What is Triumeq?
Triumeq is a prescription HIV‑1 (Human Immunodeficiency Virus type 1) medicine used to treat HIV-1 infection in adults and children who weigh at least 88 pounds (40 kg).
HIV-1 is the virus that causes Acquired Immune Deficiency Syndrome (AIDS).
Triumeq contains 3 prescription medicines, abacavir (Ziagen), dolutegravir (Tivicay) and lamivudine (Epivir).
- Triumeq is not for use by itself in people who have or have had resistance to abacavir, dolutegravir, or lamivudine.
It is not known if Triumeq is safe and effective in children who weigh less than 88 pounds (40 kg).
What is the most important information I should know about Triumeq?
Triumeq can cause serious side effects, including:
1. Serious allergic reactions (hypersensitivity reaction) that can cause death have happened with Triumeq and other abacavir-containing products. Your risk of this allergic reaction to abacavir is much higher if you have a gene variation called HLA‑B*5701. Your healthcare provider can determine with a blood test if you have this gene variation.
If you get a symptom from 2 or more of the following groups while taking Triumeq, call your healthcare provider right away to find out if you should stop taking Triumeq.
|Group 3||Nausea, vomiting, diarrhea, abdominal (stomach area) pain|
|Group 4||Generally ill feeling, extreme tiredness, or achiness|
|Group 5||Shortness of breath, cough, sore throat|
A list of these symptoms is on the Warning Card your pharmacist gives you. Carry this Warning Card with you at all times.
If you stop Triumeq because of an allergic reaction, never take Triumeq (abacavir, dolutegravir and lamivudine) or any other medicine that contains abacavir or dolutegravir (Epzicom, Tivicay, Trizivir, or Ziagen) again.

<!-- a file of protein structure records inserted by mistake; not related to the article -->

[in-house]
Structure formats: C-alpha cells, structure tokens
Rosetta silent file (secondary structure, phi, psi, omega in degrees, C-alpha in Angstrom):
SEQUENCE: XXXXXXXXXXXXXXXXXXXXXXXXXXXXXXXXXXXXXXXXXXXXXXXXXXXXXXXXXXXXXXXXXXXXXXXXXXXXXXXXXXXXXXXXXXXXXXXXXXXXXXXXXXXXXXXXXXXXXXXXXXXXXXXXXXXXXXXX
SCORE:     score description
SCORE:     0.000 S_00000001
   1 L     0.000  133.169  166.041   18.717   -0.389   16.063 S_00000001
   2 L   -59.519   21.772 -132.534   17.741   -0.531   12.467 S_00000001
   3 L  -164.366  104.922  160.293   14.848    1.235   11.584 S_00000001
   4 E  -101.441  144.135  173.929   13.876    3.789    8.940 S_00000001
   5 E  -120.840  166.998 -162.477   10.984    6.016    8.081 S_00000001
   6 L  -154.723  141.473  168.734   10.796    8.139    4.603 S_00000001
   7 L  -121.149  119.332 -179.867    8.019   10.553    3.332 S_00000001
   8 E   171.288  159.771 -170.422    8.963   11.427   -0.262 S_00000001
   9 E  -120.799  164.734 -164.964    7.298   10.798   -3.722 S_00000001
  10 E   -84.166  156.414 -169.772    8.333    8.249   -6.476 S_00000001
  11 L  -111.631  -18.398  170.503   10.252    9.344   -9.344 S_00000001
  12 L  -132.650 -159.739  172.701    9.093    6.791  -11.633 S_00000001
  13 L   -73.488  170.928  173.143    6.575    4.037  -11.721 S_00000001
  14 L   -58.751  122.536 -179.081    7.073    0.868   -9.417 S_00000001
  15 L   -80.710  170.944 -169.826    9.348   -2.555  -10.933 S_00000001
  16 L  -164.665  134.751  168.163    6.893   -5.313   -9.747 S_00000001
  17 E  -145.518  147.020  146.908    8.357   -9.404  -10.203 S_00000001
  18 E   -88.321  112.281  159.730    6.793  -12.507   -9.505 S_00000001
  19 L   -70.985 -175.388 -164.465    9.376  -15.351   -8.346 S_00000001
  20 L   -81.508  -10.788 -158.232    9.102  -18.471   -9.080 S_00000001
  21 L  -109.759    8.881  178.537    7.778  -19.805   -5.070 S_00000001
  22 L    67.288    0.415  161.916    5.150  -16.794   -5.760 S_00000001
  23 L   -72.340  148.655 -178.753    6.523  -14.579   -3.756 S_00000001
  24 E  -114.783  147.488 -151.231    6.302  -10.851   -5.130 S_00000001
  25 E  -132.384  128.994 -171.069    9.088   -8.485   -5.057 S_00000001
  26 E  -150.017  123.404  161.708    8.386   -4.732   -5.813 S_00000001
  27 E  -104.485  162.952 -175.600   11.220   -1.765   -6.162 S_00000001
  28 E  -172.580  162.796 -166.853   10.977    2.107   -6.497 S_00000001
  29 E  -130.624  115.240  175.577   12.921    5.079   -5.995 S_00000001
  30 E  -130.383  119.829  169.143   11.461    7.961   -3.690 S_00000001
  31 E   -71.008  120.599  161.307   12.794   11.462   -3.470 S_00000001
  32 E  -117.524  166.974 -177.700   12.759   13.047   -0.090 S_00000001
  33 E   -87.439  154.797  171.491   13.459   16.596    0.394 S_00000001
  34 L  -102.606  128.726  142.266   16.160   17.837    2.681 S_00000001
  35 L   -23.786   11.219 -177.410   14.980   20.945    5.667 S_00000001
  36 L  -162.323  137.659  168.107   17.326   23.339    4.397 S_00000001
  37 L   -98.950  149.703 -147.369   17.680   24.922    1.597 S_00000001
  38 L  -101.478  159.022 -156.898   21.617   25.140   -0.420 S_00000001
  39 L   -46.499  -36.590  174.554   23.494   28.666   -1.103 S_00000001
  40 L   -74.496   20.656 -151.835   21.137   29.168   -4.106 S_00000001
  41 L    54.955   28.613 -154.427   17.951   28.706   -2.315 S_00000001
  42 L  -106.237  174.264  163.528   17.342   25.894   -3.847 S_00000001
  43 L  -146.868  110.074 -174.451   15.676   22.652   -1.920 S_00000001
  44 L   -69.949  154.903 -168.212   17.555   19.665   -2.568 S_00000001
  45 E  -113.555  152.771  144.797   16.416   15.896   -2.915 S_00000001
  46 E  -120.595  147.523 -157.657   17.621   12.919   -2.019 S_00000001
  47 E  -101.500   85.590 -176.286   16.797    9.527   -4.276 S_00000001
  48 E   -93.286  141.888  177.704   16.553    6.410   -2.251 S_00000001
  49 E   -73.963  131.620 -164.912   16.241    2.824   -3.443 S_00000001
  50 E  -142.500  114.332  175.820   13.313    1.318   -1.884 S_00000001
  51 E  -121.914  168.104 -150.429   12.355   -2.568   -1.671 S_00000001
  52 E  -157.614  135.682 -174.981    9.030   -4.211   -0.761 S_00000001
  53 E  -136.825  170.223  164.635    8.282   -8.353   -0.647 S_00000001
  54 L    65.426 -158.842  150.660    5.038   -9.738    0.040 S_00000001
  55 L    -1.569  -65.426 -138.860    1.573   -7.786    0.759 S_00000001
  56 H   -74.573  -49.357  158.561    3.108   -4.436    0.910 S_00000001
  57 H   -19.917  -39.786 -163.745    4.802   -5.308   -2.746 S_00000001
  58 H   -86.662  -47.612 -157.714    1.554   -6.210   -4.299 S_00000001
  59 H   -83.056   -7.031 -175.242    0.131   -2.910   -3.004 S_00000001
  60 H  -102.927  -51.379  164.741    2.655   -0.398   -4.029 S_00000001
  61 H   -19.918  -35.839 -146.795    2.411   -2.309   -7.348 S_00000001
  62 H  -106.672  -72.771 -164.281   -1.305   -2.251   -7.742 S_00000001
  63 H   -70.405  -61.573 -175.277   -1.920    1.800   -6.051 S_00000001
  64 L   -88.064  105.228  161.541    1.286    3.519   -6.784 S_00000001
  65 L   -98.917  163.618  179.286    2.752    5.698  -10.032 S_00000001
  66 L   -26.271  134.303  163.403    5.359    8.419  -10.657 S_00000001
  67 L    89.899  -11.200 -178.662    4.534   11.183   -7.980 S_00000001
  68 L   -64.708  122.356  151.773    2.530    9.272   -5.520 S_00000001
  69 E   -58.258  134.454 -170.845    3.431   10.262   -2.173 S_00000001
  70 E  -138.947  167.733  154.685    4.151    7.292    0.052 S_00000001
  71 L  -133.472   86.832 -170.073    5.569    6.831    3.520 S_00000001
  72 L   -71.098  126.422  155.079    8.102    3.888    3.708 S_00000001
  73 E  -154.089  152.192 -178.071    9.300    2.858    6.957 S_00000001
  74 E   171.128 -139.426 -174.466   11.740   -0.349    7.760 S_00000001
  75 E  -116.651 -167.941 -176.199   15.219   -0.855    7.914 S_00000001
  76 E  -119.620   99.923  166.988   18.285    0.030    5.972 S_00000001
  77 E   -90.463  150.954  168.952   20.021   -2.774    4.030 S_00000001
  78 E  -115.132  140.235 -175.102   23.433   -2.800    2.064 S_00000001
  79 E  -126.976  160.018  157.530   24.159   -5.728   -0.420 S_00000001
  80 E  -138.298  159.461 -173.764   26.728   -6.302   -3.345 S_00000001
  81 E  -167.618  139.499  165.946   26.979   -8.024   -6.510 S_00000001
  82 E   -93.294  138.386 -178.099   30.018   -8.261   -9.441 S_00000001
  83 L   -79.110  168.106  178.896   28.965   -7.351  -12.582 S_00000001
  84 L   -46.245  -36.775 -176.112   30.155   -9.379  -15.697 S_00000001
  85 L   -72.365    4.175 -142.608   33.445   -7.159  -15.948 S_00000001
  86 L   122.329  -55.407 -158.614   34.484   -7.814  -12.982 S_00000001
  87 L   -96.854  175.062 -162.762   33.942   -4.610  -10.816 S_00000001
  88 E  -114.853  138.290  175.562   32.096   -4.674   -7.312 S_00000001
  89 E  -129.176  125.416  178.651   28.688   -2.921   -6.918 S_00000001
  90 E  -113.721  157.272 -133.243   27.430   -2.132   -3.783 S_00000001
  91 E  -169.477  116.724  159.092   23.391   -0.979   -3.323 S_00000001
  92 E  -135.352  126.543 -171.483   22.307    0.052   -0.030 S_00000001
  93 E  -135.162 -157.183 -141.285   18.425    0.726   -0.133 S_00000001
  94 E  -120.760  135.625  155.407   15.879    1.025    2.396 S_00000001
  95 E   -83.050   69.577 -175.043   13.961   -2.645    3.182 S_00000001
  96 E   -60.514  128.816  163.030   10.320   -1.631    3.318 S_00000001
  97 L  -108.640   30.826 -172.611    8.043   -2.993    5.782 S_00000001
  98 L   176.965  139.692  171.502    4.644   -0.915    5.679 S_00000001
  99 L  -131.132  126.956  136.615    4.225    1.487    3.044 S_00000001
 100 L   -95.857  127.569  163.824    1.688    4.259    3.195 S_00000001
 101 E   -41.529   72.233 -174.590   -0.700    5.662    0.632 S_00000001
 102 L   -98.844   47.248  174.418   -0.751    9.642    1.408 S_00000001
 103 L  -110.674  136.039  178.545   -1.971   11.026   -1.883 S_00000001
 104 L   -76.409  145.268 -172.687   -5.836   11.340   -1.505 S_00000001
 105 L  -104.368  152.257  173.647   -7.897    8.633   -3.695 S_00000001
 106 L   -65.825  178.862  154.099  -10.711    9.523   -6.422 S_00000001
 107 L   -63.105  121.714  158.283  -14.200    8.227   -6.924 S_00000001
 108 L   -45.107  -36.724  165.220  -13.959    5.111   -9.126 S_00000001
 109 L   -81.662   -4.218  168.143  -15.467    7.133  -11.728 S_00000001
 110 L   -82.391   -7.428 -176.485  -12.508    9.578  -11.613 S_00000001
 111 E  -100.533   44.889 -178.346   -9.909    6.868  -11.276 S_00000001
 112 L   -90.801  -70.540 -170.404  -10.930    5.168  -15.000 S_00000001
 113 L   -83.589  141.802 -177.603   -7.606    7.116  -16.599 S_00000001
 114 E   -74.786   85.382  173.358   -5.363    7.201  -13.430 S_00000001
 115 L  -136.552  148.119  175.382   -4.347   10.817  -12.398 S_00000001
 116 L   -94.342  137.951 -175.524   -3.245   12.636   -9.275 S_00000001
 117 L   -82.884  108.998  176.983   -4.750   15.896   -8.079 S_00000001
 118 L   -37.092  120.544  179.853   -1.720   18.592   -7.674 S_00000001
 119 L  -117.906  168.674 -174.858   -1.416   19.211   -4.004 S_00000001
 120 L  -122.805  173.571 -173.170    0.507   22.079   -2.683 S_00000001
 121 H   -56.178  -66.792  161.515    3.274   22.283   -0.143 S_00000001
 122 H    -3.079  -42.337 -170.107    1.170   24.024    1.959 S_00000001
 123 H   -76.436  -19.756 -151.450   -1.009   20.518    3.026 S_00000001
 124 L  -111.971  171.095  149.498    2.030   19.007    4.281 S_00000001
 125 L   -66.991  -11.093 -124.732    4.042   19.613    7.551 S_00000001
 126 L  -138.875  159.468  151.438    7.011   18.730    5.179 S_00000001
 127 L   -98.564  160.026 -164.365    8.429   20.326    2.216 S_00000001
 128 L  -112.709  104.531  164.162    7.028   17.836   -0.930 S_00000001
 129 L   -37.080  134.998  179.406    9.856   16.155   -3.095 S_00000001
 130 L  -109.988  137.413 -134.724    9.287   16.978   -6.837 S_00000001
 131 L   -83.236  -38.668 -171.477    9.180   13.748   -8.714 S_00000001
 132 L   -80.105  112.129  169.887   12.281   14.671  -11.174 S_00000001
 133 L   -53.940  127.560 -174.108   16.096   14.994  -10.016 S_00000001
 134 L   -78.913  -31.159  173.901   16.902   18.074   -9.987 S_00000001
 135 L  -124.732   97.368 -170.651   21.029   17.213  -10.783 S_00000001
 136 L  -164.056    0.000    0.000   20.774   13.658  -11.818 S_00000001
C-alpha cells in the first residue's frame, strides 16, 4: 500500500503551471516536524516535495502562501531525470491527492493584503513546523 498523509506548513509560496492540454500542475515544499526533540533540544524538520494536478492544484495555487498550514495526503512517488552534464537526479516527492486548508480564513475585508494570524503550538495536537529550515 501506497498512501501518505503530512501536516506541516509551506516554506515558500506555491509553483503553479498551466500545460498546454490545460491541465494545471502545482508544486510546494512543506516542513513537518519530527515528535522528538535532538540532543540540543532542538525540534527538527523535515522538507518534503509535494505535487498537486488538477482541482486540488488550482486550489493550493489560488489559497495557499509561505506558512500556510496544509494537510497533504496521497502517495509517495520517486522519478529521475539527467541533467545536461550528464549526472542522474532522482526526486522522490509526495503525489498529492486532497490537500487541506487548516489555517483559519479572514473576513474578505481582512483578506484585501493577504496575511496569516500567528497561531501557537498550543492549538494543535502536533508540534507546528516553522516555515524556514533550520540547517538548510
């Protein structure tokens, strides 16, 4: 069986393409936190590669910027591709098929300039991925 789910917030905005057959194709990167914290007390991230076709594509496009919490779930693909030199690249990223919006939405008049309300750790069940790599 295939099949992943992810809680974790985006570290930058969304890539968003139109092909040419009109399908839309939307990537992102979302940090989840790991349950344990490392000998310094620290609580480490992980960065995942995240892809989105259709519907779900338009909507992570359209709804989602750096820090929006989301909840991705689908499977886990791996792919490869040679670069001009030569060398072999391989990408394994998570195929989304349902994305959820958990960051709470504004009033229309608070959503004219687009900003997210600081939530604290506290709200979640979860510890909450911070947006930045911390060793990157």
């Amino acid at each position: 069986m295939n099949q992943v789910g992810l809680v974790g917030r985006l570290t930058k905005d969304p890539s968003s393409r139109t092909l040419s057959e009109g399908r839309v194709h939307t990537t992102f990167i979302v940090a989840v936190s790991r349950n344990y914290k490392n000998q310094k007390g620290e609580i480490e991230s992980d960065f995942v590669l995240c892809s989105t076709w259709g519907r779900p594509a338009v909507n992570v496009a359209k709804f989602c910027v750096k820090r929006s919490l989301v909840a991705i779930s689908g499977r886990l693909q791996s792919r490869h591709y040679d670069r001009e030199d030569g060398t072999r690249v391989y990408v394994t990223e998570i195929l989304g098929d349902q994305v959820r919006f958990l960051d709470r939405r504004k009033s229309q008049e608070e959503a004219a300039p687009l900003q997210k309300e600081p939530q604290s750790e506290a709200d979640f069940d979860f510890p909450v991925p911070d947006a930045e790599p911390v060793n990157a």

- If you have an allergic reaction, dispose of any unused Triumeq. Ask your pharmacist how to properly dispose of medicines.
- If you take Triumeq or any other abacavir‑containing medicine again after you have had an allergic reaction, within hours you may get life‑threatening symptoms that may include very low blood pressure or death.
- If you stop Triumeq for any other reason, even for a few days, and you are not allergic to Triumeq, talk with your healthcare provider before taking it again. Taking Triumeq again can cause a serious allergic or life‑threatening reaction, even if you never had an allergic reaction to it before.
If your healthcare provider tells you that you can take Triumeq again, start taking it when you are around medical help or people who can call a healthcare provider if you need one.
2. Worsening of hepatitis B virus in people who have HIV-1 infection. If you have Human Immunodeficiency Virus type 1 (HIV-1) and hepatitis B virus (HBV) infection, your HBV may get worse (flare-up) if you stop taking Triumeq. A “flare-up” is when your HBV infection suddenly returns in a worse way than before. Worsening liver disease can be serious and may lead to death.